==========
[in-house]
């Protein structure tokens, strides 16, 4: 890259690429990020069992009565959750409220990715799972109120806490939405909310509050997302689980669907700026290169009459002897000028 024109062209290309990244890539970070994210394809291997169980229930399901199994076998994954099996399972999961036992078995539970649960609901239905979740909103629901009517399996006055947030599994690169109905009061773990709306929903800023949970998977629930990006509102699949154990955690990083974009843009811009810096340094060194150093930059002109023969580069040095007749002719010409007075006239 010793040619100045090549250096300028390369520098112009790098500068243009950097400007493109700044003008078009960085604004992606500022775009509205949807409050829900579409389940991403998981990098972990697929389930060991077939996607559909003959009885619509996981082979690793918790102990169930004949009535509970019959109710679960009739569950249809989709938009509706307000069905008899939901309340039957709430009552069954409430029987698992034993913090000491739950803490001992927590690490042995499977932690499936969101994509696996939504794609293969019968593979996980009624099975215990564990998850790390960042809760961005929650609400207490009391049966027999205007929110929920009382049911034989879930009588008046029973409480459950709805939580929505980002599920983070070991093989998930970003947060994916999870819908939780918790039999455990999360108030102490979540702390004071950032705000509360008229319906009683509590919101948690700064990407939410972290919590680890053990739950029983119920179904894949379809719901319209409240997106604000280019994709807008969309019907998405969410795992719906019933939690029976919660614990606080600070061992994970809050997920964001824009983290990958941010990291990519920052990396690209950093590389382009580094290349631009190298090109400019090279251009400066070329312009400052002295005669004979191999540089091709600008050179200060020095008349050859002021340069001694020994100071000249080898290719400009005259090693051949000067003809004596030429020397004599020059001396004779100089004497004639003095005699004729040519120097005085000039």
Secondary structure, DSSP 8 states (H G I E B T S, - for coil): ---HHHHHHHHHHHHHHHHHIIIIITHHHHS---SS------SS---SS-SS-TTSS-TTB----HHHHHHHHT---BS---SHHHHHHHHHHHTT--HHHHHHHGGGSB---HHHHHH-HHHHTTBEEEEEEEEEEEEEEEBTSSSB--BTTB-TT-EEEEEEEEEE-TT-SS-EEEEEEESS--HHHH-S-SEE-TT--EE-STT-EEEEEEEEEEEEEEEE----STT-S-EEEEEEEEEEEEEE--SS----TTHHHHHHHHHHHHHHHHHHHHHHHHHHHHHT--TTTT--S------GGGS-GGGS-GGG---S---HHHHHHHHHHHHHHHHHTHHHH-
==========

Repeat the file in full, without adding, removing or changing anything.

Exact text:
[in-house]
């Protein structure tokens, strides 16, 4: 890259690429990020069992009565959750409220990715799972109120806490939405909310509050997302689980669907700026290169009459002897000028 024109062209290309990244890539970070994210394809291997169980229930399901199994076998994954099996399972999961036992078995539970649960609901239905979740909103629901009517399996006055947030599994690169109905009061773990709306929903800023949970998977629930990006509102699949154990955690990083974009843009811009810096340094060194150093930059002109023969580069040095007749002719010409007075006239 010793040619100045090549250096300028390369520098112009790098500068243009950097400007493109700044003008078009960085604004992606500022775009509205949807409050829900579409389940991403998981990098972990697929389930060991077939996607559909003959009885619509996981082979690793918790102990169930004949009535509970019959109710679960009739569950249809989709938009509706307000069905008899939901309340039957709430009552069954409430029987698992034993913090000491739950803490001992927590690490042995499977932690499936969101994509696996939504794609293969019968593979996980009624099975215990564990998850790390960042809760961005929650609400207490009391049966027999205007929110929920009382049911034989879930009588008046029973409480459950709805939580929505980002599920983070070991093989998930970003947060994916999870819908939780918790039999455990999360108030102490979540702390004071950032705000509360008229319906009683509590919101948690700064990407939410972290919590680890053990739950029983119920179904894949379809719901319209409240997106604000280019994709807008969309019907998405969410795992719906019933939690029976919660614990606080600070061992994970809050997920964001824009983290990958941010990291990519920052990396690209950093590389382009580094290349631009190298090109400019090279251009400066070329312009400052002295005669004979191999540089091709600008050179200060020095008349050859002021340069001694020994100071000249080898290719400009005259090693051949000067003809004596030429020397004599020059001396004779100089004497004639003095005699004729040519120097005085000039």
Secondary structure, DSSP 8 states (H G I E B T S, - for coil): ---HHHHHHHHHHHHHHHHHIIIIITHHHHS---SS------SS---SS-SS-TTSS-TTB----HHHHHHHHT---BS---SHHHHHHHHHHHTT--HHHHHHHGGGSB---HHHHHH-HHHHTTBEEEEEEEEEEEEEEEBTSSSB--BTTB-TT-EEEEEEEEEE-TT-SS-EEEEEEESS--HHHH-S-SEE-TT--EE-STT-EEEEEEEEEEEEEEEE----STT-S-EEEEEEEEEEEEEE--SS----TTHHHHHHHHHHHHHHHHHHHHHHHHHHHHHT--TTTT--S------GGGS-GGGS-GGG---S---HHHHHHHHHHHHHHHHHTHHHH-